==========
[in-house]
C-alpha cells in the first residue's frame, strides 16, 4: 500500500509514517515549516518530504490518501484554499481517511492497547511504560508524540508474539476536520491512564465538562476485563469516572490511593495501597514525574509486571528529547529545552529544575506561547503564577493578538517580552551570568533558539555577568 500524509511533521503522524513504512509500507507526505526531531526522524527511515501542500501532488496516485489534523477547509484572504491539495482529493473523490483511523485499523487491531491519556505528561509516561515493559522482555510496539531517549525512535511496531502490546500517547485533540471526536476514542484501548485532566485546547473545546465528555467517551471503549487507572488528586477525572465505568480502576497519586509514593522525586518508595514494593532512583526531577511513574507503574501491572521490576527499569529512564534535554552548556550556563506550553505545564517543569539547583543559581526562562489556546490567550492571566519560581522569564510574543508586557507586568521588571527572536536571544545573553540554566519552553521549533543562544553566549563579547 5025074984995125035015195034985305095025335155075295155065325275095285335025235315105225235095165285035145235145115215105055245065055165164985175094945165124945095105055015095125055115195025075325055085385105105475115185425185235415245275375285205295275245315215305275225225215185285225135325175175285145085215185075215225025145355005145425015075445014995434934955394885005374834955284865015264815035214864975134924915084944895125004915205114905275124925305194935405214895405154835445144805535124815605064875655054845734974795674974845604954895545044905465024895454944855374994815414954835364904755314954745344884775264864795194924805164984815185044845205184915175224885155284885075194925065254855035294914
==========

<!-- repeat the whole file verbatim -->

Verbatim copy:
[in-house]
C-alpha cells in the first residue's frame, strides 16, 4: 500500500509514517515549516518530504490518501484554499481517511492497547511504560508524540508474539476536520491512564465538562476485563469516572490511593495501597514525574509486571528529547529545552529544575506561547503564577493578538517580552551570568533558539555577568 500524509511533521503522524513504512509500507507526505526531531526522524527511515501542500501532488496516485489534523477547509484572504491539495482529493473523490483511523485499523487491531491519556505528561509516561515493559522482555510496539531517549525512535511496531502490546500517547485533540471526536476514542484501548485532566485546547473545546465528555467517551471503549487507572488528586477525572465505568480502576497519586509514593522525586518508595514494593532512583526531577511513574507503574501491572521490576527499569529512564534535554552548556550556563506550553505545564517543569539547583543559581526562562489556546490567550492571566519560581522569564510574543508586557507586568521588571527572536536571544545573553540554566519552553521549533543562544553566549563579547 5025074984995125035015195034985305095025335155075295155065325275095285335025235315105225235095165285035145235145115215105055245065055165164985175094945165124945095105055015095125055115195025075325055085385105105475115185425185235415245275375285205295275245315215305275225225215185285225135325175175285145085215185075215225025145355005145425015075445014995434934955394885005374834955284865015264815035214864975134924915084944895125004915205114905275124925305194935405214895405154835445144805535124815605064875655054845734974795674974845604954895545044905465024895454944855374994815414954835364904755314954745344884775264864795194924805164984815185044845205184915175224885155284885075194925065254855035294914